Now back to the original story. I was getting Cinelli's that had extremely poor paint and the bb shells were not straight or the frames were coming damaged. It was one thing after another. Personally I really like the Cinelli Corsa, I think its a beautiful frame, but couldnt' get over the poor finishing work of there bikes. If your not paying full pop for the frame, then I think they are worth the discounted frame prices.
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  16. #16
    Diphthong
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    Can you further define the 'gray market'? If GVH isn't an authorized dealer, where do they get their frames? If Colnago only sells to authorized dealers, said dealer(s) must be selling them to GVH. The greater question then becomes who's to blame? GVH for buying the frames or the dealer that sells them to GVH.
    I expected the Rocky Mountains to be a little rockier than this.

    I was thinking the same thing. That John Denver's full of $hit, man.

  17. #17
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    Quote Originally Posted by Bulldozer
    Can you further define the 'gray market'? If GVH isn't an authorized dealer, where do they get their frames? If Colnago only sells to authorized dealers, said dealer(s) must be selling them to GVH. The greater question then becomes who's to blame? GVH for buying the frames or the dealer that sells them to GVH.
    Gray Market, which covers just about any product that is produced out of the country, are parts that are shipped from an out of country distributor and then sold in the US. For example if you were denied a dealership from Manufacturer A and then went to the european distributor to get the bikes which were then sold to a us customer for less than an authorized dealer. Then you break the frame, the US distributor won't warranty the part, because you got it from a gray market dealer. A current and perfect example of this, is Total Cycling in Ireland. They are selling Time bikes, but are not an authorized US dealer. So they are beating prices for US dealers and selling alot of grey market frames, the problem is no warranty. A guy came to us because he was sent the wrong size frame from them and asked for an exchange. Then called Time directly after we denied him. They denied him as well. So yes he got a better price but zero customer service and is stuck with a frame that doesn't fit. Everybody wants a good deal and I think everyone deserves a good deal, but the bike industry and the manufacturers need to survive to support the industry. The bike industry as a whole works on or around 30-40% margins. These are terrible numbers to be working with. Throw one discounted frame into the mix and all of sudden everyone loses. So what happens if a grey market shop sells so much product that the IBD's aren't competing and drop the brand, then the sales for the distributor drop and he drops the brand as well. Then that manufacturer is no longer imported and the frames that are in the US have no support. Its all a food chain thing, and although from a consumer stand point the price is very important and maybe the only thing you see, it also could mean the demise of a brand or a shop by buying through those channels. So who is to blame? Well everybody wants there business to be profitable, the UK distributor selling the frames, the shops buying the frames, the manufacturer making the frames. The problem is that there is no policing. So yeah I called GVH out on past experience, but rightfully so. If they have gotten there scene together and want to play fair than bring on the competition. If they need to cheat to succeed then we don't need them in the industry, but I can say as I stated above. It does look as if they are playing by the rules now.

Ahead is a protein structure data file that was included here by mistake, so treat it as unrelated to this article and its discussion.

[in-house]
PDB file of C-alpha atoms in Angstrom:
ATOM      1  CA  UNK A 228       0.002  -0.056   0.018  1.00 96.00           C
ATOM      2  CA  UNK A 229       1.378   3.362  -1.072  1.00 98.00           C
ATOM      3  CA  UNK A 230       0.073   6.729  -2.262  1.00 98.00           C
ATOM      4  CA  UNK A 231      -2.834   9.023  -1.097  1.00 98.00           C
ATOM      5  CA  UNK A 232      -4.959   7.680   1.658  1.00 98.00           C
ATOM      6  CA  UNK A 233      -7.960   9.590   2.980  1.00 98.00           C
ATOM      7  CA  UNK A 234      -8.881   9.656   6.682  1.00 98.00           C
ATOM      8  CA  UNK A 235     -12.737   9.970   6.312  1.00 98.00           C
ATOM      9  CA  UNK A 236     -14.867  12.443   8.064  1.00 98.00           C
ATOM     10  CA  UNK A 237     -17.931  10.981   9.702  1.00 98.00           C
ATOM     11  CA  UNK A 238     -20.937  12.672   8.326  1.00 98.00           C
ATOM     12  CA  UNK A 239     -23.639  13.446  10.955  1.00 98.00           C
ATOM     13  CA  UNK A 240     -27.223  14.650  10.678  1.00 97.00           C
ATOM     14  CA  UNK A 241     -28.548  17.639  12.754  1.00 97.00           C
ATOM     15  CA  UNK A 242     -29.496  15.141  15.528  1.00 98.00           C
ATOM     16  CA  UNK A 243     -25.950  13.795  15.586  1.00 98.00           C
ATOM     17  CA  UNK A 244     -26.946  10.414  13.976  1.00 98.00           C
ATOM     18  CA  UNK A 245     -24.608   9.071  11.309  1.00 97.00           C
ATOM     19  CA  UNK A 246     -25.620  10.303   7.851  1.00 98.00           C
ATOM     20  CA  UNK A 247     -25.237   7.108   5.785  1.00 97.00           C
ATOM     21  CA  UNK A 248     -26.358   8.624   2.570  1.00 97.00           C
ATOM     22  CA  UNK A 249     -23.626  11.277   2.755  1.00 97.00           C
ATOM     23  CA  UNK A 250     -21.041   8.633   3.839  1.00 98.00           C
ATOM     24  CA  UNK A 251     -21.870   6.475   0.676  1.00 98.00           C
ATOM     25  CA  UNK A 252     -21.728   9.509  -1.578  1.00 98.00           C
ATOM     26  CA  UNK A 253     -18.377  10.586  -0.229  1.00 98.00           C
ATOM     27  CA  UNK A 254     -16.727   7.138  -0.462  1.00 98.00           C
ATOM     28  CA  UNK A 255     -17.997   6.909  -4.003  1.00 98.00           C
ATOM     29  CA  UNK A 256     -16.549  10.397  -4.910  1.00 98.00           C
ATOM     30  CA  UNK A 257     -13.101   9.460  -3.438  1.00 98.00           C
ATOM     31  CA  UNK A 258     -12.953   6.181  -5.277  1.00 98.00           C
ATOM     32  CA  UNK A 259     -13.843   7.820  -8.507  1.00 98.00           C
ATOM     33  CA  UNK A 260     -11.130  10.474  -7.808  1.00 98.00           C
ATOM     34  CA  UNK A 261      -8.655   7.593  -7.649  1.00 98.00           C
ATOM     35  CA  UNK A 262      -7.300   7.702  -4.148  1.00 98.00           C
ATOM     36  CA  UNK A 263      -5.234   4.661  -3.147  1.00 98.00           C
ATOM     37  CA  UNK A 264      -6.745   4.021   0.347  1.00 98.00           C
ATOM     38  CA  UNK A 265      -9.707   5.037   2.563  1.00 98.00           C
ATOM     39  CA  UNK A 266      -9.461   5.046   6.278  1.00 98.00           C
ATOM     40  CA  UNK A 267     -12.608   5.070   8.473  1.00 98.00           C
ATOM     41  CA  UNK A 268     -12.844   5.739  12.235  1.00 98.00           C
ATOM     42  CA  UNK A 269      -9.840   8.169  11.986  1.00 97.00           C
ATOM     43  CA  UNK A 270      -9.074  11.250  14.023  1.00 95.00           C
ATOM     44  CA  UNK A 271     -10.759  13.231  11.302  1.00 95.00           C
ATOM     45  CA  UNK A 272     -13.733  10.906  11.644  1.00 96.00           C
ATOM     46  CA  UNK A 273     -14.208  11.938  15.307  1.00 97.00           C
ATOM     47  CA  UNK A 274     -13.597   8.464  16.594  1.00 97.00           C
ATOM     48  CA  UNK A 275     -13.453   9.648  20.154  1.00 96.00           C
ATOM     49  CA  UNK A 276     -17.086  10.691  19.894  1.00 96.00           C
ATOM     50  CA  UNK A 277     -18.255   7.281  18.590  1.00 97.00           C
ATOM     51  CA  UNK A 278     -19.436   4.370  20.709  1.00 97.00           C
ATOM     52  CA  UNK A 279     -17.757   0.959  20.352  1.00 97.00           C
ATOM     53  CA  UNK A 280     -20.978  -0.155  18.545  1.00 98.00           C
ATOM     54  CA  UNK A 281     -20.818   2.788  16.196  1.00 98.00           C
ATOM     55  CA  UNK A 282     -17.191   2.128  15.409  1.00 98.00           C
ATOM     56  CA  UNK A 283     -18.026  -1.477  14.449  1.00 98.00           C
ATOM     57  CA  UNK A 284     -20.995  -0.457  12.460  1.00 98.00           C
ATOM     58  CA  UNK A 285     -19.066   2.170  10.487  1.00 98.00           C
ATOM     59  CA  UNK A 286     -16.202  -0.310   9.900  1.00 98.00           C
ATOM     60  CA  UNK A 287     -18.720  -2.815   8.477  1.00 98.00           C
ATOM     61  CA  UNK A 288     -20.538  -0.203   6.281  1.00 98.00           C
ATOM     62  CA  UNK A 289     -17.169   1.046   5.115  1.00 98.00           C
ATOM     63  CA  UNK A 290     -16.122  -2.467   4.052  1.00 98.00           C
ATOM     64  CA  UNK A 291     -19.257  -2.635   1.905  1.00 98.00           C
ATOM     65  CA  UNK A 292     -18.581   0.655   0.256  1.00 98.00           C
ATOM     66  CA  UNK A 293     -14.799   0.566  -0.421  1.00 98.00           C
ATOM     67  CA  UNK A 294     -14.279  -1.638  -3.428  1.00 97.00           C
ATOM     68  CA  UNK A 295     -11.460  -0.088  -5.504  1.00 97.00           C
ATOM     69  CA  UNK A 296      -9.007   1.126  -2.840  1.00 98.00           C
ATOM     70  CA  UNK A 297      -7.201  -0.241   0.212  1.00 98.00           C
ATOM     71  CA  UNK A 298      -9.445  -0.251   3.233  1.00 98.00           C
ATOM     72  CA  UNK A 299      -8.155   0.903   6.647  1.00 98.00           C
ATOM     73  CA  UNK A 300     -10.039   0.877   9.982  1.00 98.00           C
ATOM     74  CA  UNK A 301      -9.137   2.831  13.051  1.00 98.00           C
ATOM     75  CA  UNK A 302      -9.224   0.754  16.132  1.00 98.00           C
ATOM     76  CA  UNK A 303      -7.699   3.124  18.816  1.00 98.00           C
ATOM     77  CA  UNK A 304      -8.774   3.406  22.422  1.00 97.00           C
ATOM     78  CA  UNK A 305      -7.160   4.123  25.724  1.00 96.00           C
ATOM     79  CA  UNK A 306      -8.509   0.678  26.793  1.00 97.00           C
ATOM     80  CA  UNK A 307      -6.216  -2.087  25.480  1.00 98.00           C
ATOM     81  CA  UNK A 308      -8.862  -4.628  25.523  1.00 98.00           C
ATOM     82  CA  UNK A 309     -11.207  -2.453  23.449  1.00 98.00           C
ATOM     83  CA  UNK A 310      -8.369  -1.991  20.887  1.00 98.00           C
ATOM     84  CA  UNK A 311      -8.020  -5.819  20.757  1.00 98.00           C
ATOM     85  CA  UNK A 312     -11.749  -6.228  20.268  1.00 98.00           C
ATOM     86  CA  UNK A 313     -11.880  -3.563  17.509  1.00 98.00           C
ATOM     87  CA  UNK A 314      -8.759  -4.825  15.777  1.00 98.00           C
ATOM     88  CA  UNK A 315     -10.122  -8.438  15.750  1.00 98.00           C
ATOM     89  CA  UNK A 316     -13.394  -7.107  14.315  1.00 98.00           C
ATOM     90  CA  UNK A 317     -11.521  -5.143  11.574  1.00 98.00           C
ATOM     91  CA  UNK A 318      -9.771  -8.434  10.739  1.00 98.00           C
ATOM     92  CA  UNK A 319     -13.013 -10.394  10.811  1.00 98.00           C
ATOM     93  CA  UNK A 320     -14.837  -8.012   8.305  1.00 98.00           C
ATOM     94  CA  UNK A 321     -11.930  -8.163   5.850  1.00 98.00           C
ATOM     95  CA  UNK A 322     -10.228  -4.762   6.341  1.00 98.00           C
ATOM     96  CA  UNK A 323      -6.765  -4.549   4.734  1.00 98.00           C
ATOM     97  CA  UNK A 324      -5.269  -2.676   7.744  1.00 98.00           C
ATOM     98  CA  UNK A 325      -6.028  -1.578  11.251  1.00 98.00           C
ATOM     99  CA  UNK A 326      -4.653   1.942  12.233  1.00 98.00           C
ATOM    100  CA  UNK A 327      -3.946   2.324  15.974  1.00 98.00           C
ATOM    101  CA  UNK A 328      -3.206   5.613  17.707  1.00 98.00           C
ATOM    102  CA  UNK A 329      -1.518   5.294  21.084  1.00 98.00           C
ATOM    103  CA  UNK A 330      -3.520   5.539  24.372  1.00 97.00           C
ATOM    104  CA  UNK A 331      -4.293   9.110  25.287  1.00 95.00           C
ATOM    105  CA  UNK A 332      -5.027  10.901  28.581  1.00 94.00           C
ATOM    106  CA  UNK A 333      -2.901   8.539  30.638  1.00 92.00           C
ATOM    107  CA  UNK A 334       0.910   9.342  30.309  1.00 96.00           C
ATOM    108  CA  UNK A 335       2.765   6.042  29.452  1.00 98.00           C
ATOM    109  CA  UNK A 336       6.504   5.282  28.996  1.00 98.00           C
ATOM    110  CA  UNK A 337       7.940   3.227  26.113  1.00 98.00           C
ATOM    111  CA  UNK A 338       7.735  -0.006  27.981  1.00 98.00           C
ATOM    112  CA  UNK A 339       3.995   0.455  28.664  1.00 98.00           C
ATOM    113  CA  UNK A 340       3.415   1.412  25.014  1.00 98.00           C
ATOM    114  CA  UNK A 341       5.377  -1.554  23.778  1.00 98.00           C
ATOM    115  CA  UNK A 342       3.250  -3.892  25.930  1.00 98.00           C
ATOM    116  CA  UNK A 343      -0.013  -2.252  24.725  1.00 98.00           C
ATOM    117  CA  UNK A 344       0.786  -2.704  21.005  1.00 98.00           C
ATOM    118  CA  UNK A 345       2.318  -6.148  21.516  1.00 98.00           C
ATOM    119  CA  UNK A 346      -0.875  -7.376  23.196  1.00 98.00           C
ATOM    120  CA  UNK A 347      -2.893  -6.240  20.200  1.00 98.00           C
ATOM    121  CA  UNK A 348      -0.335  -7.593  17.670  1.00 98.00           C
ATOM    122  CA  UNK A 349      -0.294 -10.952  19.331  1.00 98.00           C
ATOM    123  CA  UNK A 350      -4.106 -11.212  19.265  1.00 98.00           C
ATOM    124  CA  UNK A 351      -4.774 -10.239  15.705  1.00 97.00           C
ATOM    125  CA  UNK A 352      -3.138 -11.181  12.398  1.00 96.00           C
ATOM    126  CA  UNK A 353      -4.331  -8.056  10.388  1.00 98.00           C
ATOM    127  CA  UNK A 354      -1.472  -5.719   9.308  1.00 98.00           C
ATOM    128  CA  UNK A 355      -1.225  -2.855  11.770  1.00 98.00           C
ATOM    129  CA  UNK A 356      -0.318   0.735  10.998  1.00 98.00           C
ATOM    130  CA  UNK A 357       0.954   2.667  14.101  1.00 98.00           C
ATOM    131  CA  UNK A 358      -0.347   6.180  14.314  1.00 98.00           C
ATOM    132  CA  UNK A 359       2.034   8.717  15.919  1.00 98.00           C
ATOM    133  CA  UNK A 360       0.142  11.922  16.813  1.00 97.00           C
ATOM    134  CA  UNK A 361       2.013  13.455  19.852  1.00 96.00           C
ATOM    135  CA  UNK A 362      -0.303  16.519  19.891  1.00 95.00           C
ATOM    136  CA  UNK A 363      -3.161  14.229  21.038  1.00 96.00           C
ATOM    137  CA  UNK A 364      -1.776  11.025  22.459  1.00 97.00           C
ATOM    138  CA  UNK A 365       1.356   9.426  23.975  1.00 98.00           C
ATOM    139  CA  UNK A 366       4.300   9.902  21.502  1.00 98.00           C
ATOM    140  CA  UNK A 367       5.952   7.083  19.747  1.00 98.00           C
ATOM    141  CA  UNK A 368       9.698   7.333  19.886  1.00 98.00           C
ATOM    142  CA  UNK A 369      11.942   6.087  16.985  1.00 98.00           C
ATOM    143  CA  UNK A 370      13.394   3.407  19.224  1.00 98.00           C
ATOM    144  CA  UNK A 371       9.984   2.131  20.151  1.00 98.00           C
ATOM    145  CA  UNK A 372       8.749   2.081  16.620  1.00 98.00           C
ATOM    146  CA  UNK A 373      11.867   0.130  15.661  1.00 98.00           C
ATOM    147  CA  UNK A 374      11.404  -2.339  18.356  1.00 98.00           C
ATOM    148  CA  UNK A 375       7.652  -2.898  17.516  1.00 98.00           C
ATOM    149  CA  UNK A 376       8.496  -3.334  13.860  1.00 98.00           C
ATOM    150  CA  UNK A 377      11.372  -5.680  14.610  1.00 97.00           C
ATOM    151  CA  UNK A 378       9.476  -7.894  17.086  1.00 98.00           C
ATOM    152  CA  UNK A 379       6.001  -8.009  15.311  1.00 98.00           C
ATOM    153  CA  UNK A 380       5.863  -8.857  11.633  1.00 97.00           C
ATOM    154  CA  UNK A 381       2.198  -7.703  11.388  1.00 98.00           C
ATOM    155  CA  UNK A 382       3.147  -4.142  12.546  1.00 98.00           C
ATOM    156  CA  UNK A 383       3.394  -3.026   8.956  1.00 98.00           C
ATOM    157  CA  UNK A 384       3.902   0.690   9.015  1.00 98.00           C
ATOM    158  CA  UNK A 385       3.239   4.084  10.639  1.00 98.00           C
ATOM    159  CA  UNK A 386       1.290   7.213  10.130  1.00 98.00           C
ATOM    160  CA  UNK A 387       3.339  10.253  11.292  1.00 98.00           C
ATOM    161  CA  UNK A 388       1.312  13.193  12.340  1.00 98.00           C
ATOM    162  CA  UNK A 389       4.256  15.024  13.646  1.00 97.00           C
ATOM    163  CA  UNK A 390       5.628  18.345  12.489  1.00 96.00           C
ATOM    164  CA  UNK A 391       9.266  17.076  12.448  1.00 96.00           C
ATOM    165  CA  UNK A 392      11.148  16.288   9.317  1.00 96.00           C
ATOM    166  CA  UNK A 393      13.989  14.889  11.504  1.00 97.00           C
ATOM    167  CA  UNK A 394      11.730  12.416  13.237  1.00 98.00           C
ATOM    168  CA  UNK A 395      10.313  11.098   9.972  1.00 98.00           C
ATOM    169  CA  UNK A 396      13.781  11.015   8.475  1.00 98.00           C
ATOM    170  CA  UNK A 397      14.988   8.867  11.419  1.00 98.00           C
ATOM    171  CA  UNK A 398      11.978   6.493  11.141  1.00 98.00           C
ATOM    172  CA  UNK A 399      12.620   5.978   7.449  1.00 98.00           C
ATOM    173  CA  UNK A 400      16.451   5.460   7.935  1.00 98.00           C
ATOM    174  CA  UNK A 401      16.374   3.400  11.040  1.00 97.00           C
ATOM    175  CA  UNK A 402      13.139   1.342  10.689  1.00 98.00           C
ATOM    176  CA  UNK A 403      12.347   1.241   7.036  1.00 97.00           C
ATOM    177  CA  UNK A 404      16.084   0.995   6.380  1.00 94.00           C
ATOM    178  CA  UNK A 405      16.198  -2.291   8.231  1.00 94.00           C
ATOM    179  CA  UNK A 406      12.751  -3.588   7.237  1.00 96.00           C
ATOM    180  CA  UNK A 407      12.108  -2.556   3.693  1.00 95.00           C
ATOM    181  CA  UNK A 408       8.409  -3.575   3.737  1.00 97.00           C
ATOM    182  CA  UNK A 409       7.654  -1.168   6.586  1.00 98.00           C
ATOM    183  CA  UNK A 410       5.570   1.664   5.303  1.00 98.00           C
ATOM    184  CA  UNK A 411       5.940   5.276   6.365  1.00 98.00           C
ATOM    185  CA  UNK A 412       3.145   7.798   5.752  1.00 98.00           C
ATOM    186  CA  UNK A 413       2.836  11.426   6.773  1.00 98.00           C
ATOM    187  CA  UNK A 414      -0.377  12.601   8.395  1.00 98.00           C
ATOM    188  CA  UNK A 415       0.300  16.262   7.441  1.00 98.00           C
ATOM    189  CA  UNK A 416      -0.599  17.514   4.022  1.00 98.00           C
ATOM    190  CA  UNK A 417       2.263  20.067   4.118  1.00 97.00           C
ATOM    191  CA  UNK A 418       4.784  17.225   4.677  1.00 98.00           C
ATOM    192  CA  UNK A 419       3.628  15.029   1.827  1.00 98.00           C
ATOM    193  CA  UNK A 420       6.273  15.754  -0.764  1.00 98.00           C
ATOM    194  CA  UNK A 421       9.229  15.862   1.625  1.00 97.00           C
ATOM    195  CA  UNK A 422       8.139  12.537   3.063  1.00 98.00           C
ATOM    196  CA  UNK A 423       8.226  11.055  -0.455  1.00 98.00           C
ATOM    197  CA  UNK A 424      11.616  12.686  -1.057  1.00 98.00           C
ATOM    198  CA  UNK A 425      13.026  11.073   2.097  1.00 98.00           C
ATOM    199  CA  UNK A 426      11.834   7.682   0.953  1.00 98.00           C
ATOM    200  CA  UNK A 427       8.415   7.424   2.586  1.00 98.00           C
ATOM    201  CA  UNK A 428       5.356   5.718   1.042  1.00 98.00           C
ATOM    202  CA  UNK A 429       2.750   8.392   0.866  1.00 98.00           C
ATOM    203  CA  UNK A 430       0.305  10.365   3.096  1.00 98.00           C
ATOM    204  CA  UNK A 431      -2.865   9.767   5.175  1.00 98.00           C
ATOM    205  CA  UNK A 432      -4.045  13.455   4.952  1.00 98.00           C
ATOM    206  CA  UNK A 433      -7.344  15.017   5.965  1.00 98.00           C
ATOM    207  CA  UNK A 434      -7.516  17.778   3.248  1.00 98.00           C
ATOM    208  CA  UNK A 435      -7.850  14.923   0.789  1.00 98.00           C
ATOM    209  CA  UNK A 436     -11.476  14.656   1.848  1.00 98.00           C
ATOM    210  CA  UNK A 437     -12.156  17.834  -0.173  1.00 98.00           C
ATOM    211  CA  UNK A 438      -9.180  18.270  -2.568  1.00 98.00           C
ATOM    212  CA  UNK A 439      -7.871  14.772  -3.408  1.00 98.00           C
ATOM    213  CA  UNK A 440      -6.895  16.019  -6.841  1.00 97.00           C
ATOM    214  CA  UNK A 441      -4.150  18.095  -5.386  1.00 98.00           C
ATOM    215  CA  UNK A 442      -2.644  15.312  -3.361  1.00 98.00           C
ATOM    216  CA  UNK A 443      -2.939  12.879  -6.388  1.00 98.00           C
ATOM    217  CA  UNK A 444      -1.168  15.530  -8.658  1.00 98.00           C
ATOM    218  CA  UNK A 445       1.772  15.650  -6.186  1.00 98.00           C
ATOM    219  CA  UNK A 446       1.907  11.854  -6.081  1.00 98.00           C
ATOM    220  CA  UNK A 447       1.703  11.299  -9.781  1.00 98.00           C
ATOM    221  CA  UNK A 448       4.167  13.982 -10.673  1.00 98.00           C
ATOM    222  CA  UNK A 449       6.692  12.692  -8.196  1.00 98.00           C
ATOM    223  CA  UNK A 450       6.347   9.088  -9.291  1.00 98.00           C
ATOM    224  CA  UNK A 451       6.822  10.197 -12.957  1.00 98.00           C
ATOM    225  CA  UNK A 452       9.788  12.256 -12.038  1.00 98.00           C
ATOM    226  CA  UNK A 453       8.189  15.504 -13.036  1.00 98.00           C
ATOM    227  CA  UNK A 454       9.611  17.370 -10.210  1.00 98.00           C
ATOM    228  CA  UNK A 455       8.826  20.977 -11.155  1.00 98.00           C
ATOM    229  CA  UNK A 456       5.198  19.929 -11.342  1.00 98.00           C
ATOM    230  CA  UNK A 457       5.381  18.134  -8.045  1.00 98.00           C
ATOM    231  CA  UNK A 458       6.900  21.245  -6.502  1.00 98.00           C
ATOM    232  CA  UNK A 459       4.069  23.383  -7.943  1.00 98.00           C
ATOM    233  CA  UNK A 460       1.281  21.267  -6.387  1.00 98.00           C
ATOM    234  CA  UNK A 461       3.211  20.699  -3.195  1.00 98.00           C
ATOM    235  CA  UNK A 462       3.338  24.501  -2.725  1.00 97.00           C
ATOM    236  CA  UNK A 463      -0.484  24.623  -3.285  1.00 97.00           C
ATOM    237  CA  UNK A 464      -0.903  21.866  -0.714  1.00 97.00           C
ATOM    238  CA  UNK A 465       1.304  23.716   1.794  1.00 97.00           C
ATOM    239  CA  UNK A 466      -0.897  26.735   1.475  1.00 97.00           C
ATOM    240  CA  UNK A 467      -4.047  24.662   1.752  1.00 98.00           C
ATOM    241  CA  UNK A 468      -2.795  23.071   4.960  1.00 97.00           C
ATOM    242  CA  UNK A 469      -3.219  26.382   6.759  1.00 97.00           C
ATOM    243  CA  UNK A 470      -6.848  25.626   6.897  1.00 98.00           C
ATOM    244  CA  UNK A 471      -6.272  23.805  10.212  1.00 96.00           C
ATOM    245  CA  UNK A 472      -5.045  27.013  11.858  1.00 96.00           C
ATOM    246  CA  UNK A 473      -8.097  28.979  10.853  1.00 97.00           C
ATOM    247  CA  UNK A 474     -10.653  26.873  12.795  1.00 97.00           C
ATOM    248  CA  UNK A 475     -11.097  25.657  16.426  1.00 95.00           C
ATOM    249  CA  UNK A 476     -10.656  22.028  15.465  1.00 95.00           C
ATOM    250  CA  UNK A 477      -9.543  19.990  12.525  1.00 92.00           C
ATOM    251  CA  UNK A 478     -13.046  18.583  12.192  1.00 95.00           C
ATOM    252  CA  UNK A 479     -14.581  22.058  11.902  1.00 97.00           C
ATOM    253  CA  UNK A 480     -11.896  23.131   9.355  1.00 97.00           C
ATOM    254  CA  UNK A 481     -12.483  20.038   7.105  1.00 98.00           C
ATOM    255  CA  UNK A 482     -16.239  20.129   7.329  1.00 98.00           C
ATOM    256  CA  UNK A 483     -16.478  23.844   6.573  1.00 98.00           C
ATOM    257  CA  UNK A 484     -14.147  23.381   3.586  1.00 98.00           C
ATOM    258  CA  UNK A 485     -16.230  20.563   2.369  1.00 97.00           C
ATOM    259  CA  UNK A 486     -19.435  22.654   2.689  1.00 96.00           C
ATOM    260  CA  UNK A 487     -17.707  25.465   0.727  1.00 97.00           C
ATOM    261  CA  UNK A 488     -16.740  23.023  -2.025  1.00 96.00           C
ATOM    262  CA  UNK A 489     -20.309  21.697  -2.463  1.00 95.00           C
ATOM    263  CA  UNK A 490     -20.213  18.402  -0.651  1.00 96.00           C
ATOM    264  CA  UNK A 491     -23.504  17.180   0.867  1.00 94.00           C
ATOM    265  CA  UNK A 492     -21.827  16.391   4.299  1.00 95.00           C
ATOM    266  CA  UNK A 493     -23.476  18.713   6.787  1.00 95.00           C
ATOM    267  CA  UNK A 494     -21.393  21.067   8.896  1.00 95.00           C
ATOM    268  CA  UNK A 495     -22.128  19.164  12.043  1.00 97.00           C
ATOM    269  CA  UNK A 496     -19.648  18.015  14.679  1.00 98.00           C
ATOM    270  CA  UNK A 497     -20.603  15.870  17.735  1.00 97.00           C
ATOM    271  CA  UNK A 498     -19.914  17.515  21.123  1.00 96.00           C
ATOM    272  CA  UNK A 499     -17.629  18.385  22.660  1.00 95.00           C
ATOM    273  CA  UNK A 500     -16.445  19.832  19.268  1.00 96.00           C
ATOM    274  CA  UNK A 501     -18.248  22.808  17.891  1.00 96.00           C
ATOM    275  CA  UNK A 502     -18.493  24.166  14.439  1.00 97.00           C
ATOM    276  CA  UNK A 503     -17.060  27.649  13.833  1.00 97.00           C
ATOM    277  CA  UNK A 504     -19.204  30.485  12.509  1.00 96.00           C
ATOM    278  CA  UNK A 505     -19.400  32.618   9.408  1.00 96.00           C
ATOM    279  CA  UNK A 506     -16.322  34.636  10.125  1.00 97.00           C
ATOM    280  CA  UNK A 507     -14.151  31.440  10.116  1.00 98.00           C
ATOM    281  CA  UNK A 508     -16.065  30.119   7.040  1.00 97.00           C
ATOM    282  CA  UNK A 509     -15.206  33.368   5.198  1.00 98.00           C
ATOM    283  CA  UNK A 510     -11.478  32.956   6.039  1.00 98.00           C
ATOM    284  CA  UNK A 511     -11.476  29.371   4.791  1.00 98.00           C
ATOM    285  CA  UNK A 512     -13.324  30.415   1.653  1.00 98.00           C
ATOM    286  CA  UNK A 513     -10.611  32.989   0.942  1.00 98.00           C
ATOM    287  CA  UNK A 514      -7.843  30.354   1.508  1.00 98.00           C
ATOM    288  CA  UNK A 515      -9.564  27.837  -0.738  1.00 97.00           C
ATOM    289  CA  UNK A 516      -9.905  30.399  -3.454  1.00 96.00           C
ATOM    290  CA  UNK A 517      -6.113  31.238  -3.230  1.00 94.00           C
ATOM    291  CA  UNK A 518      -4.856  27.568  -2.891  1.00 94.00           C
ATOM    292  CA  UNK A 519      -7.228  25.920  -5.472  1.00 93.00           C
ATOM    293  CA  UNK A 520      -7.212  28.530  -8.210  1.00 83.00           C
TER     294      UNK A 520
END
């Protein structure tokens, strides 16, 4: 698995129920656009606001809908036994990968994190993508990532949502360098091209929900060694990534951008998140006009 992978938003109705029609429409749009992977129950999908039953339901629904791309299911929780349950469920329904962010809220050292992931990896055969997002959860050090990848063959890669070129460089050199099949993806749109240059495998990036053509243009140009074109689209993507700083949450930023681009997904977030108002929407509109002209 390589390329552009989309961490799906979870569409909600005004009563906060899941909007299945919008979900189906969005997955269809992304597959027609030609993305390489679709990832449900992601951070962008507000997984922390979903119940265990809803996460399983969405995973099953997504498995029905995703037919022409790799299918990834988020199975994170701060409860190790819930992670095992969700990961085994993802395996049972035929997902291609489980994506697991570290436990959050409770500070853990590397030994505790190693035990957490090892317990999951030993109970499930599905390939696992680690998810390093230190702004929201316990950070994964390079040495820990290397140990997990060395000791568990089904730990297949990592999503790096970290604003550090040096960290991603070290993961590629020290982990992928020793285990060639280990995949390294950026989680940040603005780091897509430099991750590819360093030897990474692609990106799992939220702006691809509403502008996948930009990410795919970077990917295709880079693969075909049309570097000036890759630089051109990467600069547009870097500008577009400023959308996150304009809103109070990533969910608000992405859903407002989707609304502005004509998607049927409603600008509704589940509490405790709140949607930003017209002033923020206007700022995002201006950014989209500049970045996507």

The world's only compatible bike builder.
    wrenchscience